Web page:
The problem I have found with the suggestions I have read is that they seem for the most part to try to help you stay focused on your prayers in the first place. This is certainly commendable. Unfortunately your mind’s mind is very subtle and forceful. Given enough time it seems to inexorably push your attention to other more enjoyable topics especially when the alternative is concentrating on repetitive prayers. The suggestions I have read do not seem to me to provide any easier means to concentrating on one’s prayers than the difficulty of dealing with the original problem itself.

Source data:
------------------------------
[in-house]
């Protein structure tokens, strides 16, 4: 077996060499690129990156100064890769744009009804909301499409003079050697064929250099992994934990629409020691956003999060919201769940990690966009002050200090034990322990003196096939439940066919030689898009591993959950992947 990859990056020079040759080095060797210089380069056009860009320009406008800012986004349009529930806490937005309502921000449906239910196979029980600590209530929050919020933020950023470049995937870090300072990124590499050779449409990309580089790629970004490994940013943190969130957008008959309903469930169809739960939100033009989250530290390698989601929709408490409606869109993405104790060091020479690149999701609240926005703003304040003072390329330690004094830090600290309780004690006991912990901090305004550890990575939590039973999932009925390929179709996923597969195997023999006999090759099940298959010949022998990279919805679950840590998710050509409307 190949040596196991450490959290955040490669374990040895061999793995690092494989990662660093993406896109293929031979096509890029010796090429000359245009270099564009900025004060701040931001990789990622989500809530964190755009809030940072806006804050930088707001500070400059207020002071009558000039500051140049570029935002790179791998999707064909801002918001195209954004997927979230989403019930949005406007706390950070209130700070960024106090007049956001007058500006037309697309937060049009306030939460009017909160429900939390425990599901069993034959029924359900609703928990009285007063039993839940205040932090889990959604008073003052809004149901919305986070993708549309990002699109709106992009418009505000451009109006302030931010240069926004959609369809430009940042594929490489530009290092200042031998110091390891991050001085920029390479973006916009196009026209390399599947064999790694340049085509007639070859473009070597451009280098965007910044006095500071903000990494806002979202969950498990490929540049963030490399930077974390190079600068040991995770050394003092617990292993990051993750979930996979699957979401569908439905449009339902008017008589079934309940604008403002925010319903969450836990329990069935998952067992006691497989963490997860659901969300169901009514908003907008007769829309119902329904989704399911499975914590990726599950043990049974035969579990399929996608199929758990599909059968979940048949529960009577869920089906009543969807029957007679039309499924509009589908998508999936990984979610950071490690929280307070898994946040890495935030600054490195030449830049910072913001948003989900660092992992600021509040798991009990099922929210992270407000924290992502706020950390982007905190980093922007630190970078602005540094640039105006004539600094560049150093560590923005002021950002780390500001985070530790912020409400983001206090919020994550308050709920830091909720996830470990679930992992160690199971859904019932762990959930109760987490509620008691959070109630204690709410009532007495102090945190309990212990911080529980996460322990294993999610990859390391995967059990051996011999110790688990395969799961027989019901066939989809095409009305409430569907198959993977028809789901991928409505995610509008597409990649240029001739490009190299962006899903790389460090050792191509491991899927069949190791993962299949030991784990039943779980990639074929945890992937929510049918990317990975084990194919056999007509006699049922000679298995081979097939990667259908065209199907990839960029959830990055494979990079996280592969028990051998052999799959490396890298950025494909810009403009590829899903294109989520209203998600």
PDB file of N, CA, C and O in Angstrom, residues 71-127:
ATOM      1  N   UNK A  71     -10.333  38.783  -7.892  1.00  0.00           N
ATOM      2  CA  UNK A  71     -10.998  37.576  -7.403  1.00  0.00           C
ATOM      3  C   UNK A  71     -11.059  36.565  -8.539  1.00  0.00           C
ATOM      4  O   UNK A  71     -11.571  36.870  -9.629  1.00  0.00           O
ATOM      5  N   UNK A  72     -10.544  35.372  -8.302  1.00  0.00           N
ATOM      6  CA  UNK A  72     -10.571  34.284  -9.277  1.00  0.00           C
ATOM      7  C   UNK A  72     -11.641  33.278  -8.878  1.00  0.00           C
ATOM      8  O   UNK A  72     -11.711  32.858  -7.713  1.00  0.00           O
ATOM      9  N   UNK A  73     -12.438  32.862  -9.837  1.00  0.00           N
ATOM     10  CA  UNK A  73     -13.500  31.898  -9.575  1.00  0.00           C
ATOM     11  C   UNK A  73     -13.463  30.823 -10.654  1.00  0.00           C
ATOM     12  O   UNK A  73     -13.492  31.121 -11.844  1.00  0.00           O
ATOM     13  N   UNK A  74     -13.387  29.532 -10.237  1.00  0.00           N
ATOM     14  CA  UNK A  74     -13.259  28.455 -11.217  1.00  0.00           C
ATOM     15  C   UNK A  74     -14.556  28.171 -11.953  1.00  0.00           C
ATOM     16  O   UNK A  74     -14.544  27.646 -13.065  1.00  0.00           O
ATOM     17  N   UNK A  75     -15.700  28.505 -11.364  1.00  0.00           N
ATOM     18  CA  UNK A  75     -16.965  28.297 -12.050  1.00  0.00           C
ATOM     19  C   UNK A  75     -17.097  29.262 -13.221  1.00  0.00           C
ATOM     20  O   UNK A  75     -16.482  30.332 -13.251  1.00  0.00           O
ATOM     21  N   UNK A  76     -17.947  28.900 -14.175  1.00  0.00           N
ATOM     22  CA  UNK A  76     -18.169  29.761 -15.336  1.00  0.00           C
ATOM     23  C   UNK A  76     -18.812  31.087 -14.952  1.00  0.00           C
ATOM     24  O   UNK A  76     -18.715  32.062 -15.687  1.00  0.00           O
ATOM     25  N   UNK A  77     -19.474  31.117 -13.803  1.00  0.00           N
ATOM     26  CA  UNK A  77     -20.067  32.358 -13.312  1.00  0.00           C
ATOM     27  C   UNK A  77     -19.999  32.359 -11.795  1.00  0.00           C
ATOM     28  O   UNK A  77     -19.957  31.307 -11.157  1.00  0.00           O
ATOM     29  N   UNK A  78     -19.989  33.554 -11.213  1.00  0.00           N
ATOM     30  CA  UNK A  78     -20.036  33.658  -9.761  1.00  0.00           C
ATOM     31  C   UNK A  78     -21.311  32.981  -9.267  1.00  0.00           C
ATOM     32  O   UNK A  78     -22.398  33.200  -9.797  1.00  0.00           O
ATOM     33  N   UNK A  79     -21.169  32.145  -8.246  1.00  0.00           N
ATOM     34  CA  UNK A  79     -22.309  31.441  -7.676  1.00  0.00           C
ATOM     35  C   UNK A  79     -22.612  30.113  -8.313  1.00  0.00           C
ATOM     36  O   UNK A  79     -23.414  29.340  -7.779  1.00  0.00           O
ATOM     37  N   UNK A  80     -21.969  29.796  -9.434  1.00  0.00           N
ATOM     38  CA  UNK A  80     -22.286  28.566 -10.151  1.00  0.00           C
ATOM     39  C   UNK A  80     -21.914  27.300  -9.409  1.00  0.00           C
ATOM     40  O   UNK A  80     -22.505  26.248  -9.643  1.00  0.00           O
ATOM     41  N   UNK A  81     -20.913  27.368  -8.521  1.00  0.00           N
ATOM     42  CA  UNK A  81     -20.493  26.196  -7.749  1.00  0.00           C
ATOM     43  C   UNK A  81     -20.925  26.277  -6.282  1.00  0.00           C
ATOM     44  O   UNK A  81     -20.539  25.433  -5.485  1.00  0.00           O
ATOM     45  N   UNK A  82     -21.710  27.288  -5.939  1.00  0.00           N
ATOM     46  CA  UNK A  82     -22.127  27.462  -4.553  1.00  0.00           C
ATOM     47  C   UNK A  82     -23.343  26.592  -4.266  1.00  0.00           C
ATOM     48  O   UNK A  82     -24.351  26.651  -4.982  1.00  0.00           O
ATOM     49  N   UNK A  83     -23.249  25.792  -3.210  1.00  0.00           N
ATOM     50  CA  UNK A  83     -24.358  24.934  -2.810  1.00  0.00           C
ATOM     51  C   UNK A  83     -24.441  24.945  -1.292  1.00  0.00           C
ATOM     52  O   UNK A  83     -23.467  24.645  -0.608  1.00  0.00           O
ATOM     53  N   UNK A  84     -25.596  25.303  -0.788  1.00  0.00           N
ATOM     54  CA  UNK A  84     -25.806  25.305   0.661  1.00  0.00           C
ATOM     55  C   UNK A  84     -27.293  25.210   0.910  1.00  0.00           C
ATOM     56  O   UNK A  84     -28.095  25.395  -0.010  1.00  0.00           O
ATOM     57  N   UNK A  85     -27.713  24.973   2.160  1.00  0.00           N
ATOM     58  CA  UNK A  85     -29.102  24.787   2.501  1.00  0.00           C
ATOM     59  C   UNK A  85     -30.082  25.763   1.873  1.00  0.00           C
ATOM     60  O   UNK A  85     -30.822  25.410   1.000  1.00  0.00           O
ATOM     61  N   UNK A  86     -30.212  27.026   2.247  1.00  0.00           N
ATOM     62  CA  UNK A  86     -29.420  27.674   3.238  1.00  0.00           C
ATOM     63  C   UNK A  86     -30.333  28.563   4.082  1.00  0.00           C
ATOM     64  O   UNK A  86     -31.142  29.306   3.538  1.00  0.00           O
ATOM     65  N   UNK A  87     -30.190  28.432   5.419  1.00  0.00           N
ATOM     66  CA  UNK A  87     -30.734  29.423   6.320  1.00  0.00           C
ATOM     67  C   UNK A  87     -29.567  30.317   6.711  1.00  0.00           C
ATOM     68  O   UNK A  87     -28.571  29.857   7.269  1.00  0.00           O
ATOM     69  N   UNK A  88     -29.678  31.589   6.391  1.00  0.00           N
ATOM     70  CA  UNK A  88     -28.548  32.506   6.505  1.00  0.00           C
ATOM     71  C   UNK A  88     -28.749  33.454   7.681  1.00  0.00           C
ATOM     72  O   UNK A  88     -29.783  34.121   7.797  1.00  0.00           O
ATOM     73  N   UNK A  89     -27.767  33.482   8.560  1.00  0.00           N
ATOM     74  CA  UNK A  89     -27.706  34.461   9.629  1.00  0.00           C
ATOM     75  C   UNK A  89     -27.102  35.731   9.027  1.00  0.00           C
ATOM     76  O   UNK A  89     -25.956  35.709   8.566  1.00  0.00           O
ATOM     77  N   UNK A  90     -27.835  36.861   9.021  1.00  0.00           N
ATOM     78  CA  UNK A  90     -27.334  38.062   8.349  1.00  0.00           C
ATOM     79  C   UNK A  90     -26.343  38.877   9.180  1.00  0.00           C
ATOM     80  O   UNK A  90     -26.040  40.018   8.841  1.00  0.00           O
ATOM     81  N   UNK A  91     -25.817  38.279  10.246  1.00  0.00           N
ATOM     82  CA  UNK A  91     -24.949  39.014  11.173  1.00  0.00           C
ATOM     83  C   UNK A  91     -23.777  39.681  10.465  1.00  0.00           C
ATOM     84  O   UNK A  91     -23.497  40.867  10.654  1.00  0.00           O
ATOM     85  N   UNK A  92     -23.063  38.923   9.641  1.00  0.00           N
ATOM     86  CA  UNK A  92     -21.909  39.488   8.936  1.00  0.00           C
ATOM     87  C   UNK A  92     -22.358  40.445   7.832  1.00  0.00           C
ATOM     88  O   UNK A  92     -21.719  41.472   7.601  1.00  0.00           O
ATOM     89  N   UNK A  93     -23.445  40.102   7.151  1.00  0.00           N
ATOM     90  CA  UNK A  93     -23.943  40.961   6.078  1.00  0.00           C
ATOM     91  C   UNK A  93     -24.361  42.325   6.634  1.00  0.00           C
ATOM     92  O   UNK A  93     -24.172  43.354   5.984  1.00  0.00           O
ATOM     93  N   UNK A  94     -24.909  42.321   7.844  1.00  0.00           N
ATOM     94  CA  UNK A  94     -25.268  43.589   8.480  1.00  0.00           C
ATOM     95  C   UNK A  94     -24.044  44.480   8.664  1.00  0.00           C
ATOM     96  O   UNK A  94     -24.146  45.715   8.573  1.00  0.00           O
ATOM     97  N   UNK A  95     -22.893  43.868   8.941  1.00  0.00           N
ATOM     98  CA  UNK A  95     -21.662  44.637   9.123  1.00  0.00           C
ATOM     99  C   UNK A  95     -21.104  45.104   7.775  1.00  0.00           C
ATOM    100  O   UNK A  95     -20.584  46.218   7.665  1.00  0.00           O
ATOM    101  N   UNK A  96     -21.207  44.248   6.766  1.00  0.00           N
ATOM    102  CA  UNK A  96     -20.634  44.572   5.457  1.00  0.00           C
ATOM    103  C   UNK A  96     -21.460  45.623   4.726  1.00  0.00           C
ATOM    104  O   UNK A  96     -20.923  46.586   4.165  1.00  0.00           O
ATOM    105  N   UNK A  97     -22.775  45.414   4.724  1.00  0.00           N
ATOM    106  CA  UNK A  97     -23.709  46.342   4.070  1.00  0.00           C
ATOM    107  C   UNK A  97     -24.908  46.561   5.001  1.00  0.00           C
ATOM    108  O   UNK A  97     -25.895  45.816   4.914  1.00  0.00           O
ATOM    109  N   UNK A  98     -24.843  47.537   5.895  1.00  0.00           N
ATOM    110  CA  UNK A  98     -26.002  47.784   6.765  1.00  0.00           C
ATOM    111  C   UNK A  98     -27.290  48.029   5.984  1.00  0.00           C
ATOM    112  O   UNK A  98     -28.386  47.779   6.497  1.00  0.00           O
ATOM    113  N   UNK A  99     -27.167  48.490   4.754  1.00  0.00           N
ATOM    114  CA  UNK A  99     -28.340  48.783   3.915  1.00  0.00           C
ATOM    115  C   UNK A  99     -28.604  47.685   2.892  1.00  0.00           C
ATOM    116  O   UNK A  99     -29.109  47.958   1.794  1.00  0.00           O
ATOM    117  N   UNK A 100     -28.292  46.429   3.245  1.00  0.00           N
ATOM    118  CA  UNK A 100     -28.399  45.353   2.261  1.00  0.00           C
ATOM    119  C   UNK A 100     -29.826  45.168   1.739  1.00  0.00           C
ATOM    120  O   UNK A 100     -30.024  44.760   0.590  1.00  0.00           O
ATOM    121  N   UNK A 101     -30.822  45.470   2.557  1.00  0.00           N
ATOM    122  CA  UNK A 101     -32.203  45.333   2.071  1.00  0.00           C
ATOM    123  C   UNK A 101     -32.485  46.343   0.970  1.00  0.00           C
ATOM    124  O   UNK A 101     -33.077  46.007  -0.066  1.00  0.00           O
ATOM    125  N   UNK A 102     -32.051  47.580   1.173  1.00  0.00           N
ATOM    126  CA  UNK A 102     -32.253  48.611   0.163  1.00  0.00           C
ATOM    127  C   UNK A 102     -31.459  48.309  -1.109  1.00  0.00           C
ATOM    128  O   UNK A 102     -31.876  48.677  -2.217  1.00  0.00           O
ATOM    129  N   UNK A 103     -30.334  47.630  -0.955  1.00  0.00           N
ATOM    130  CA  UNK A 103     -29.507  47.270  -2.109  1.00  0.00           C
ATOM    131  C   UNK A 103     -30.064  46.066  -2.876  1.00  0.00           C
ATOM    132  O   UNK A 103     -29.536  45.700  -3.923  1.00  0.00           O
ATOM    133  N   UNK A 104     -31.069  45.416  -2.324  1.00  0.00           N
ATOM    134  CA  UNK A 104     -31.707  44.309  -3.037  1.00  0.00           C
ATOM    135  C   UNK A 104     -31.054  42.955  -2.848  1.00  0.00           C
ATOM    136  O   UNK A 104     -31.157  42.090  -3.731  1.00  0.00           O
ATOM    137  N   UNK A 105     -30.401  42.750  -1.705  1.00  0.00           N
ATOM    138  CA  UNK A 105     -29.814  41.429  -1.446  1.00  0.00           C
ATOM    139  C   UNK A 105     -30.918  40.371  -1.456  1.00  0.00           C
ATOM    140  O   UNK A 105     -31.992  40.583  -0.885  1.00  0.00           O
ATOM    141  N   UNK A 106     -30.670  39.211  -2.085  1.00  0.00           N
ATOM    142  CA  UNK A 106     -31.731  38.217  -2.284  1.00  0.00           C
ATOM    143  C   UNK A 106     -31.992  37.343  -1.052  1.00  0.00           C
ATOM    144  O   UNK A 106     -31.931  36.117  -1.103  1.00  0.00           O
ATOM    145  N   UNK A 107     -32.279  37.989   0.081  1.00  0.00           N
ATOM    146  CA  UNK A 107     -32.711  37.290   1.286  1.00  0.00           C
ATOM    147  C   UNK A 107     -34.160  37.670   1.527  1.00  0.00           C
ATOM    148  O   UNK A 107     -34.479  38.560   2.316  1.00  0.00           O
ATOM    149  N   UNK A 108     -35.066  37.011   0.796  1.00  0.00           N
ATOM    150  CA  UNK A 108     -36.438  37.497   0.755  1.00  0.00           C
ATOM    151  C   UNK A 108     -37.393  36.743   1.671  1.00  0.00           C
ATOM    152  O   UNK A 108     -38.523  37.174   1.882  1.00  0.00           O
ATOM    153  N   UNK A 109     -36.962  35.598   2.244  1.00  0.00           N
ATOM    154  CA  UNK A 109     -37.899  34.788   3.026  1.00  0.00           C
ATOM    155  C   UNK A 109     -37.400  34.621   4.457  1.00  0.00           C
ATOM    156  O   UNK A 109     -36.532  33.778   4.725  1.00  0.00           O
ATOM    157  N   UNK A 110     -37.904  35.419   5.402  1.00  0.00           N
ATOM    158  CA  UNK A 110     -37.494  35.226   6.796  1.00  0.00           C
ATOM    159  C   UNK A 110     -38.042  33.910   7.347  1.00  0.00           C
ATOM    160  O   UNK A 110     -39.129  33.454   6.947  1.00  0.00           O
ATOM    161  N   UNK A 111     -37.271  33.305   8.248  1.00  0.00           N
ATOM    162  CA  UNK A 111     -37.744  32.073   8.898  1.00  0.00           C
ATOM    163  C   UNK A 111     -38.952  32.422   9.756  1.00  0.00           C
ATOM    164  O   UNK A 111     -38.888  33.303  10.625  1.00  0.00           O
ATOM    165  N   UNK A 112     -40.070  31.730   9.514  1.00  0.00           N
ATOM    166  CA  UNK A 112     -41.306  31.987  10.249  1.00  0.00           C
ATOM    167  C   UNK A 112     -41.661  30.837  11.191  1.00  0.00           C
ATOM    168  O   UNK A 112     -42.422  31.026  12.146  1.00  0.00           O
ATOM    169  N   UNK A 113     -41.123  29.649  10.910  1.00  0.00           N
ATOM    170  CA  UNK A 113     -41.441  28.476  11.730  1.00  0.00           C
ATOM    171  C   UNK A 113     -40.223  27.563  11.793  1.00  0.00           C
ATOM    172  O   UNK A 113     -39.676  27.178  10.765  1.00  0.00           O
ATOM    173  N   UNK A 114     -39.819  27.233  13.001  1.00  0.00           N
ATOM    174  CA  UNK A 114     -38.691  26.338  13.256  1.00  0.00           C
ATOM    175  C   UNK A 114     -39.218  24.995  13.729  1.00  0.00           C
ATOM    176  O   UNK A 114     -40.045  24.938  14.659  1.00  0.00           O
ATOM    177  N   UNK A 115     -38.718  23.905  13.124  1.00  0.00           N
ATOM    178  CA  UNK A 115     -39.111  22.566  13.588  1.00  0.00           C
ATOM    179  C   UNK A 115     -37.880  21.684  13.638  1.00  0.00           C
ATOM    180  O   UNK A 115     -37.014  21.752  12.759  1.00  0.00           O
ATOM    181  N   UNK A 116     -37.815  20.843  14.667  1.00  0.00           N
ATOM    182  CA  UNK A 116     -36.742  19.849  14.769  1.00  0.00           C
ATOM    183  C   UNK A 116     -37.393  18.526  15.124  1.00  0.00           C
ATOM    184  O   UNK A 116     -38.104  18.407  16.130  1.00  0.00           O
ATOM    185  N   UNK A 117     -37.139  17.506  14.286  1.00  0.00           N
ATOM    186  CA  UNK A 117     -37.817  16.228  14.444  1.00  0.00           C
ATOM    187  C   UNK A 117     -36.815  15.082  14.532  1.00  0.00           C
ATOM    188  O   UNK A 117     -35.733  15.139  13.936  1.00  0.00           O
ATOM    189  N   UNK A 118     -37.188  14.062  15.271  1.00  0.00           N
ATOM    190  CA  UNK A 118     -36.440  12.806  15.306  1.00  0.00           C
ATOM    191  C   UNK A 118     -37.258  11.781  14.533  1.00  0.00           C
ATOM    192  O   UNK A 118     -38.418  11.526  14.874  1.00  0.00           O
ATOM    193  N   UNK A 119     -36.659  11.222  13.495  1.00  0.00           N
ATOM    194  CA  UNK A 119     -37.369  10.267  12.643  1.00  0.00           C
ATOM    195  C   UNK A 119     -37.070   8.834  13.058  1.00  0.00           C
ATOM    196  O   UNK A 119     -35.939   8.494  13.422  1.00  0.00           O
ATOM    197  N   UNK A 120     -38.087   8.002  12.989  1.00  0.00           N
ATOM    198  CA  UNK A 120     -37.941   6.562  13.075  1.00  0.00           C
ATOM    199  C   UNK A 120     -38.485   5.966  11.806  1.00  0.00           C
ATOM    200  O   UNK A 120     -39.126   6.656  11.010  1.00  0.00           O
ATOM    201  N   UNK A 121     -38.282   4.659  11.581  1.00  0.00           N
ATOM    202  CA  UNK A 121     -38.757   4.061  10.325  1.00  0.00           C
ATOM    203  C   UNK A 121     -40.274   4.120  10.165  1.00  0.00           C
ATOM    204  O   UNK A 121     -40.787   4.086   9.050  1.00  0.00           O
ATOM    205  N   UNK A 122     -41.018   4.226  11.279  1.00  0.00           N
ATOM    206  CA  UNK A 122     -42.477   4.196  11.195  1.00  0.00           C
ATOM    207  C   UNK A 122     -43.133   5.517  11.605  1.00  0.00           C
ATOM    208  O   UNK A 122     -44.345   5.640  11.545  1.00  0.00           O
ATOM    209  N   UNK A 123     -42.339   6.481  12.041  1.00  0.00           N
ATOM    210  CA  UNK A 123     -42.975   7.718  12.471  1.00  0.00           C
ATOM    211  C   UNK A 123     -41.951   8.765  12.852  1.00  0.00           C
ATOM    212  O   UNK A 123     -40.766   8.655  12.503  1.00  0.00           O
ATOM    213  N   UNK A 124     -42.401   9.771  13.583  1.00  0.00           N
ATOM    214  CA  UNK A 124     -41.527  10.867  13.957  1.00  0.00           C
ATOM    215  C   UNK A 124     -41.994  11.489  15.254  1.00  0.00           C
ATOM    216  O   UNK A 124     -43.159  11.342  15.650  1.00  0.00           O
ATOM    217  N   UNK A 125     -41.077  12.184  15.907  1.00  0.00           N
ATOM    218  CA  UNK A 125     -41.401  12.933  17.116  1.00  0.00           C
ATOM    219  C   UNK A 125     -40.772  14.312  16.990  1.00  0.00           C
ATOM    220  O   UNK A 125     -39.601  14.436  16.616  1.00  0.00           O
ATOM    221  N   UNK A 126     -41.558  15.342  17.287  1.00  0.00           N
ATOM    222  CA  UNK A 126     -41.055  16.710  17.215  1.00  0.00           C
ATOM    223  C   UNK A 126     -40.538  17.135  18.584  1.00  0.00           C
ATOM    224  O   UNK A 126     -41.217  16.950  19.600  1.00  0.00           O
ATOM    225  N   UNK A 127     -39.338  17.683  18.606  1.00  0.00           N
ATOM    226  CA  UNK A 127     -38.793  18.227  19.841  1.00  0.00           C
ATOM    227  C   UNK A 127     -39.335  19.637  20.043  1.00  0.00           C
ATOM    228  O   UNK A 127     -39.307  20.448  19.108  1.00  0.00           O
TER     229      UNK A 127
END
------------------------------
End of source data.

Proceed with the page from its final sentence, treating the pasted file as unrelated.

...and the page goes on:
III. A Procedural Solution and Some Caveats